The two most common methods of fermentation are alcoholic and lactic acid fermentation. The most well-known type might be alcoholic fermentation used in many foods and beverages, beer, wine, teas, sausages, breads, and more, although lactic acid fermentation is considered the oldest method. Lactic fermentation has been used for centuries in many foods and beverages such as yogurts and cheeses, pickled foods, sauerkraut, and more.
Lactic Fermentation Critical for Food Preservation
Lactic acid fermentation is generally inexpensive, requiring little to no heat, and plays an essential role in the preservation of wholesome foods. This makes lactic fermentation extremely important in feeding the world’s population on every continent.
According to an article posted by the National Library of Medicine, lactic acid fermentation combined with salting is one of the most practical methods of preserving food, particularly where frozen and canned foods are unavailable to hundreds of millions of hungry people living in economically deprived areas.
How Does Lactic Acid Fermentation Work?
Lactic fermentation is a metabolic process that converts glucose or other sugars into cellular energy, in an anaerobic fermentation reaction. Lactobacillus is the most common and important genus of lactic acid fermentation although other bacteria are sometimes used. Lactobacillus is considered the “good” bacteria and is found in the human gut, in the digestive and urinary tract, and can help the body absorb nutrients, break down food, and fight off disease-causing organisms.
Lactics in Beer
Lactobacillus metabolizes sugar similar to brewers’ yeasts, although unlike yeast it produces lactic acid instead of producing alcohol. This is desirable when making and preserving foods, although lactic acidity can be an off-putting flavor in many types of beer and will often make the beer look hazy. Some brewers might fear lactobacillus, although other types of beers include lactic fermentation as part of the beer’s characteristic flavor.
Lactic fermentation will add a sour taste and is common in many types of German, Belgian, and American sour beers. Malt typically includes a large population of lactobacillus. Some German beers include a small amount of malt to sour unhopped wort, which can then be used as mash or kettle wort in line with Reinheitsgebot, the beer Purity Law dating back centuries and still in the modern German Tax Law.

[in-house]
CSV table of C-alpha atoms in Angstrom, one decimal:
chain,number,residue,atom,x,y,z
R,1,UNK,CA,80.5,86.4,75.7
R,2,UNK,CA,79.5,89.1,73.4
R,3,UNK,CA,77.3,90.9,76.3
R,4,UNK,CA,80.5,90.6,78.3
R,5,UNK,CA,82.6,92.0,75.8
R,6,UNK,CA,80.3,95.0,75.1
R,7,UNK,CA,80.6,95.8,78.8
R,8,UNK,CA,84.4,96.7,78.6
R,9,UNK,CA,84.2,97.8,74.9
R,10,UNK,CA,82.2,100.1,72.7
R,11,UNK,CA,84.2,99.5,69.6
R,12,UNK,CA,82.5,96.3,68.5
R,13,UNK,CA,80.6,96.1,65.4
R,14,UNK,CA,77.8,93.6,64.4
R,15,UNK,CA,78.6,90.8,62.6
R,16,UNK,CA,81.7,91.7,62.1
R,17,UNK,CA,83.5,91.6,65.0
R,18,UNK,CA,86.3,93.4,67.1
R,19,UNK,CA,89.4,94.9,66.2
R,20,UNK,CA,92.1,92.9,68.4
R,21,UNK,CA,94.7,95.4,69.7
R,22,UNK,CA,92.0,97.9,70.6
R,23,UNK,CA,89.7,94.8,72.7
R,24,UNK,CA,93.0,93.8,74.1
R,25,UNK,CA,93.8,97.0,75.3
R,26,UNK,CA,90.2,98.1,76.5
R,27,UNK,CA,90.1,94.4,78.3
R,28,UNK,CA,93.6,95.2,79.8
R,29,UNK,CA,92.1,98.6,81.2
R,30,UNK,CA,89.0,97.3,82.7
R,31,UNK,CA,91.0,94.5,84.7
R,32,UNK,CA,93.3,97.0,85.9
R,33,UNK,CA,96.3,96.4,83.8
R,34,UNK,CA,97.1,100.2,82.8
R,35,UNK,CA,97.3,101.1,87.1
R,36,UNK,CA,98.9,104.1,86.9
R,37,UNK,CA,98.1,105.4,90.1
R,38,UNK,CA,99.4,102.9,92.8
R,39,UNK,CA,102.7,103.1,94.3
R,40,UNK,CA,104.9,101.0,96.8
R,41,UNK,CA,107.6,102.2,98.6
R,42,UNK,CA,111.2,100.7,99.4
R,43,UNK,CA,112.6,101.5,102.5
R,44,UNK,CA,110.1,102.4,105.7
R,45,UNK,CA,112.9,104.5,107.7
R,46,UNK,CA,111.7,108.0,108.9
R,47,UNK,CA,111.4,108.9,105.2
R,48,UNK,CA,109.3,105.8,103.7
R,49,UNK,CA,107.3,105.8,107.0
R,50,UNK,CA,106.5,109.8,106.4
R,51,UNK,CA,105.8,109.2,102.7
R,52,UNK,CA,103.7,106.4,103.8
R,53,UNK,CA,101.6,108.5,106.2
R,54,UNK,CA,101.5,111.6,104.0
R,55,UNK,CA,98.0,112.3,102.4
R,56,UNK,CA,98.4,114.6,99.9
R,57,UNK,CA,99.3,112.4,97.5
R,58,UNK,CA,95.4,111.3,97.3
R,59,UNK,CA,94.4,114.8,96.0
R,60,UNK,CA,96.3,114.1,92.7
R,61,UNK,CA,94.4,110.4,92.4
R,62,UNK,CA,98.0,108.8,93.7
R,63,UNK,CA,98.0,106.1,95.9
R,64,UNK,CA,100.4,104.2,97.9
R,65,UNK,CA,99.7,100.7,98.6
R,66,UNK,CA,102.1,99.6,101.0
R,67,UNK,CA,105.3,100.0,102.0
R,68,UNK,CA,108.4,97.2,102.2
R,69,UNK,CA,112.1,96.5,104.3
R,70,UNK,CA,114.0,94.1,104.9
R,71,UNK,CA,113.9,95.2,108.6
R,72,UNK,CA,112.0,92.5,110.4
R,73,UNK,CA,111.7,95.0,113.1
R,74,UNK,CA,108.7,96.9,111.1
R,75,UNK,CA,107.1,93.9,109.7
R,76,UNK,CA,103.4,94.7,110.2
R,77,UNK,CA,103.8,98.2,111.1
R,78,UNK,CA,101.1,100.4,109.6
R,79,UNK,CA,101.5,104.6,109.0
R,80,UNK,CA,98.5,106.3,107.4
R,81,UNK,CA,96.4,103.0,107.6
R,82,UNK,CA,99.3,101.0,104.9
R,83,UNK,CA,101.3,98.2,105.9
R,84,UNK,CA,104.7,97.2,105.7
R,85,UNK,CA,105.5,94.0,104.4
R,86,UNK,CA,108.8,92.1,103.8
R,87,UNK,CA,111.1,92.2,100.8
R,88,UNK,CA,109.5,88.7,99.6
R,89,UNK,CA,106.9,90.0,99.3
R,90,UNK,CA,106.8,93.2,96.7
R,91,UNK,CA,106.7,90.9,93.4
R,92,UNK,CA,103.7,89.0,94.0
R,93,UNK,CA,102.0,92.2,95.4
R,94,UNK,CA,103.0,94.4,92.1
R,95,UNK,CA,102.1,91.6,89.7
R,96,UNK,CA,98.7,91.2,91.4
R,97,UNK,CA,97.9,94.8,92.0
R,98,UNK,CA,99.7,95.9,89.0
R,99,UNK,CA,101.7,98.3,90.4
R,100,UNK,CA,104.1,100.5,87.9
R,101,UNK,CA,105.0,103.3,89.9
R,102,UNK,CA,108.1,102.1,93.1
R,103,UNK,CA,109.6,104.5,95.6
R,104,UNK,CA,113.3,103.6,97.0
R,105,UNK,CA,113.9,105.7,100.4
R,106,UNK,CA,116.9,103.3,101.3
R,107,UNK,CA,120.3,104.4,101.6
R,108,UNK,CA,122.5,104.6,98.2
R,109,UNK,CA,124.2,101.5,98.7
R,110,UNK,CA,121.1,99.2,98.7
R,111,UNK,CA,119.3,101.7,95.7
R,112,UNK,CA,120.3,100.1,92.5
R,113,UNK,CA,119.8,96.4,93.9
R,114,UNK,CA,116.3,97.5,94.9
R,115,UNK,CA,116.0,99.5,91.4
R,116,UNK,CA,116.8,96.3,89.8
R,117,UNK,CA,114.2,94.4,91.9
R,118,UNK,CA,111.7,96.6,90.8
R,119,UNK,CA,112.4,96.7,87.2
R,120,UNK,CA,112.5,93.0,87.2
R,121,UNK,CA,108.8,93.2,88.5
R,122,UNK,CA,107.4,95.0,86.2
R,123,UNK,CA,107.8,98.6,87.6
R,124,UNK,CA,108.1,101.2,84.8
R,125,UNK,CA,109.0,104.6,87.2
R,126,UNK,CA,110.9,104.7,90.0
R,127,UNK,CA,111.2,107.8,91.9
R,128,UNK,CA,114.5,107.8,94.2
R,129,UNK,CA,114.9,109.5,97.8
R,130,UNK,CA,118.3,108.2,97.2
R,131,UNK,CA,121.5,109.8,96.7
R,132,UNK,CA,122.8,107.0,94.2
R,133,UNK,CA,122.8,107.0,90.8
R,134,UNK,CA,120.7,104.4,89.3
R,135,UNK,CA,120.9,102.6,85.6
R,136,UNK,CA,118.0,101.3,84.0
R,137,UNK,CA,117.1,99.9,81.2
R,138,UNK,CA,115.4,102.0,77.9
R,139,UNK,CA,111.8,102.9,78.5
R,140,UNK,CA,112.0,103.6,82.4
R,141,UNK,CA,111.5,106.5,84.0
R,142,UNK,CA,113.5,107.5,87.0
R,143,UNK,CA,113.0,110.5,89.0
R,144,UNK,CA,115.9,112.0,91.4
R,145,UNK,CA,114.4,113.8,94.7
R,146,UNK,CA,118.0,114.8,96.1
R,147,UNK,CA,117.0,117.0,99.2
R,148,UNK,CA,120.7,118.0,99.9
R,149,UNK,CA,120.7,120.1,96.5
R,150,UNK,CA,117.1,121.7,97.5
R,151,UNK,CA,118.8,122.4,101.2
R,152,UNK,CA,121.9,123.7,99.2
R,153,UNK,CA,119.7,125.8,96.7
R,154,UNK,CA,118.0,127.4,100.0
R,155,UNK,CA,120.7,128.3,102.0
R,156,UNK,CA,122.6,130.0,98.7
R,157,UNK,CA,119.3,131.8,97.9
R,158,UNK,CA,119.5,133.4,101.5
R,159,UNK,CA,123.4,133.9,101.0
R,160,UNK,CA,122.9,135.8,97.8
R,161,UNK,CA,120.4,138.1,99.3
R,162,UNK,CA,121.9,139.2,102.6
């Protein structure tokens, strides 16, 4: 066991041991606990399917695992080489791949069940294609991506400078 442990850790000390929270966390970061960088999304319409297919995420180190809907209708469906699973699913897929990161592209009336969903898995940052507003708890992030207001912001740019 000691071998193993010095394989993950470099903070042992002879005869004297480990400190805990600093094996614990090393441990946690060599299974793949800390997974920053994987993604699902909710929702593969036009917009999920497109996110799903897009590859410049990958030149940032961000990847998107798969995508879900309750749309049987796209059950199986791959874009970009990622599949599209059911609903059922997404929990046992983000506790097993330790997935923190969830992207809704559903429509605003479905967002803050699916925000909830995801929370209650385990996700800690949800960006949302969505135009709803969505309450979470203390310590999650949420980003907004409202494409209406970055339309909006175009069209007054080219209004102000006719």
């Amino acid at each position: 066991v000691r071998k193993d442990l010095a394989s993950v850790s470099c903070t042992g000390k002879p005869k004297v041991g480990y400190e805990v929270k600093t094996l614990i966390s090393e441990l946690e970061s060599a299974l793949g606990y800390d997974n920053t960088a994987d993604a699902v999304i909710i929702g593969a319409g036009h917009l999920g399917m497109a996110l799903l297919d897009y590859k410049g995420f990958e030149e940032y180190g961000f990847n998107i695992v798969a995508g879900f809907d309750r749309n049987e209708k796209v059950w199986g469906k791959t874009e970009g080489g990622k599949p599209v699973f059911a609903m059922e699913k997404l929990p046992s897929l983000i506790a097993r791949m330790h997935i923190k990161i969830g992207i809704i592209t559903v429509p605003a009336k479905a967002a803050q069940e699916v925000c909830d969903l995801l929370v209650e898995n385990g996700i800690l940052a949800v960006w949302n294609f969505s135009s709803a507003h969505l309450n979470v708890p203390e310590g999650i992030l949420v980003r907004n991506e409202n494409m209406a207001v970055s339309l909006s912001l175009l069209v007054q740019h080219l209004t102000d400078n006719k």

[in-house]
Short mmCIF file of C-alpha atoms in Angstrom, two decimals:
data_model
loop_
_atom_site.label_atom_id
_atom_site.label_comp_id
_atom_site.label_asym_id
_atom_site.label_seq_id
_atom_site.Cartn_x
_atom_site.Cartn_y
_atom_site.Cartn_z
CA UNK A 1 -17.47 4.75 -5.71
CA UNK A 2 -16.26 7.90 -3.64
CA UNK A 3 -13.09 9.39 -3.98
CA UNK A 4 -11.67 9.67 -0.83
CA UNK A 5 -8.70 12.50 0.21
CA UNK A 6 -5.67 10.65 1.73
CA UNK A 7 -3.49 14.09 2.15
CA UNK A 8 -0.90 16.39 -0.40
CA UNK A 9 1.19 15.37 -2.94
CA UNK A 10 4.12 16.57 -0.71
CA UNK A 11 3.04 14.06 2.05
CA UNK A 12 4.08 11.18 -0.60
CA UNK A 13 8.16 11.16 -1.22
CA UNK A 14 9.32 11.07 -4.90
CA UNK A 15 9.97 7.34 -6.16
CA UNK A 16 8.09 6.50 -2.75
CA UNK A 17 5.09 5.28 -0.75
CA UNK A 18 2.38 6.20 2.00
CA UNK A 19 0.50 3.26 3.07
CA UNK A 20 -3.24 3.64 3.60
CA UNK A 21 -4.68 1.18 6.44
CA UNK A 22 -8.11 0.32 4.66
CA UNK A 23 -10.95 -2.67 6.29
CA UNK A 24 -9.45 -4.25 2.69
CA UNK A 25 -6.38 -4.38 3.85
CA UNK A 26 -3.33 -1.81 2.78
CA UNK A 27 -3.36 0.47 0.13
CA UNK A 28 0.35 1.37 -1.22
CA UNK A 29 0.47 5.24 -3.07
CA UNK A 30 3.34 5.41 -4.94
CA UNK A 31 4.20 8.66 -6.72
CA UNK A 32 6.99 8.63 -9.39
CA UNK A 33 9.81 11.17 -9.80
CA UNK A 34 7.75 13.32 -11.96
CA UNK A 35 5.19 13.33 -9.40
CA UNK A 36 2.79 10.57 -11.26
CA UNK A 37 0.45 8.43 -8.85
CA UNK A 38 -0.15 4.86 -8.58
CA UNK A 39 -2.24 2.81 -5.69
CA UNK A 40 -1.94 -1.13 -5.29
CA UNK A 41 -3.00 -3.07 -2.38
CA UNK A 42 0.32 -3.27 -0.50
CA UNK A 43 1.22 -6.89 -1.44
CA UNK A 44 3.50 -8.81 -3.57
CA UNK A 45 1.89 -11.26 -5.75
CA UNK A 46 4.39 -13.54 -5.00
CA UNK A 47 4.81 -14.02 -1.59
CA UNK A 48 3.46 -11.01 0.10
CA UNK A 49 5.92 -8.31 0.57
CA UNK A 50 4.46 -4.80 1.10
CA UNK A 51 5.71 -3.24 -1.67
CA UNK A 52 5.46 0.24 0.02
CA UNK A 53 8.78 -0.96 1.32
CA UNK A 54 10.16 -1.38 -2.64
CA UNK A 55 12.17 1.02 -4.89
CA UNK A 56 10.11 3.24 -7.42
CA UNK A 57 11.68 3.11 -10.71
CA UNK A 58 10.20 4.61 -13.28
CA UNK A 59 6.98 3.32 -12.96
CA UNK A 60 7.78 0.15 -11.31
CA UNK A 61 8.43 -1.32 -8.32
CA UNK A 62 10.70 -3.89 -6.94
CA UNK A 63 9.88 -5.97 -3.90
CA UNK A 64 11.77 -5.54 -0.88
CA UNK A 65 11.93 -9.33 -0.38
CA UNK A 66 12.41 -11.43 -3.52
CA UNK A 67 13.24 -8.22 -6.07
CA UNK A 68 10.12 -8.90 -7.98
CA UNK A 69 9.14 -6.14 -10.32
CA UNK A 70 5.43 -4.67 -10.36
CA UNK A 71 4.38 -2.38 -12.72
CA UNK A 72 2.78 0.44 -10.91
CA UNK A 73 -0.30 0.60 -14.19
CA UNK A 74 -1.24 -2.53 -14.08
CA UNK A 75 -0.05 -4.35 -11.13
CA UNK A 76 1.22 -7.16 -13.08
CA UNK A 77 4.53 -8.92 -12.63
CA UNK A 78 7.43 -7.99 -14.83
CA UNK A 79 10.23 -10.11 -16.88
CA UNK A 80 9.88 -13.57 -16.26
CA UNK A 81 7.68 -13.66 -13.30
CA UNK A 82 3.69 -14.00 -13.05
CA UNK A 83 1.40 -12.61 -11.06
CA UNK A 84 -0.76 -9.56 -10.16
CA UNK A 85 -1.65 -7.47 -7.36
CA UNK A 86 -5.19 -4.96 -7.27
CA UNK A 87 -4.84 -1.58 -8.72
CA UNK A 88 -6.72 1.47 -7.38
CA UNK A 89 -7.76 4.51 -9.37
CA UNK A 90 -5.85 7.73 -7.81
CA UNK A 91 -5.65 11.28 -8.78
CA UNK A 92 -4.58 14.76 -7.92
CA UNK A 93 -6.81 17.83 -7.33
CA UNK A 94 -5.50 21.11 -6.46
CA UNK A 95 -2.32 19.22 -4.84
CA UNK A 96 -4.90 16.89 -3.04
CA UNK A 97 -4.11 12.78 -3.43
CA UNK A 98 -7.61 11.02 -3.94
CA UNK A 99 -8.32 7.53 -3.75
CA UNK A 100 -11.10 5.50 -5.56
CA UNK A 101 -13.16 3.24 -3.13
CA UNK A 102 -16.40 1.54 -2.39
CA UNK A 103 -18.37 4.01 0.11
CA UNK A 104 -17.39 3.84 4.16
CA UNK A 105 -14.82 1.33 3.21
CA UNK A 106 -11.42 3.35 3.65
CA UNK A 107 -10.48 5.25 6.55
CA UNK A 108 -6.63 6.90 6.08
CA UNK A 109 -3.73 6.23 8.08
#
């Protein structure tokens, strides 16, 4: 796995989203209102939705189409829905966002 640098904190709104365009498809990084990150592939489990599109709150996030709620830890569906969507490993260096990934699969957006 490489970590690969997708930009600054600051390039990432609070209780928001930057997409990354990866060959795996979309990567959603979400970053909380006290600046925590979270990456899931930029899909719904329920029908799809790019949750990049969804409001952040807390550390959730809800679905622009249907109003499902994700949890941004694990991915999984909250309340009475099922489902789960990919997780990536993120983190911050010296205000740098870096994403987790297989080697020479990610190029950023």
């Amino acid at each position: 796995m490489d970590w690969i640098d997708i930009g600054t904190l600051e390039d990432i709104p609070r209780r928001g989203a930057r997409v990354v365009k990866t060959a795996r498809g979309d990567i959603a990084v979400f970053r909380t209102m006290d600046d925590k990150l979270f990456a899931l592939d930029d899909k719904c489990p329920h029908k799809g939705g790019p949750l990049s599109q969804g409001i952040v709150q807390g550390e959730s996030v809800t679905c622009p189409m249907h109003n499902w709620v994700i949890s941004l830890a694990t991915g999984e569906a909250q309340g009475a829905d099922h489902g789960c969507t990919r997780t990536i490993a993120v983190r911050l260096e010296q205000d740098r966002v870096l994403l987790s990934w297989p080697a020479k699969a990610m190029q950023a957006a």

The amount of acids, particularly lactic and acetic, is what determines the sourness in particular beers. Some beers may be overpoweringly sour while others may have only a hint of tartness. Each style of beer is different and the level of sourness can vary even within the same beer style. Lactic fermentation is not an exact science and could create varying levels of sourness in different batches.
Home Brewing Fermenting Solutions
There are many instances where you may want to homebrew a sour beer, something like a red sour ale with some cherries or countless other tasty versions. Many innovative brewers are using acid successfully to tweak the flavor of their homebrews as many fruits have naturally enhanced flavors due to the presence of sugar or acid.
Fruits that are enhanced by sugar typically do not work well when brewing beer because the sugar is fermented out and the fruit flavor is lost. Fruits enhanced by acid tend to stay in the beer and enhance the fruit flavor due to the higher acidity. Many craft breweries actually use aseptic fruit juice, concentrate, or purée since they are close to fresh and manageable. Using whole fruit is an option but requires some processing.
Lactic fermentation has been around for centuries, a tried-and-true form of fermentation for making foods in many beverages including malt, wort, and beer.
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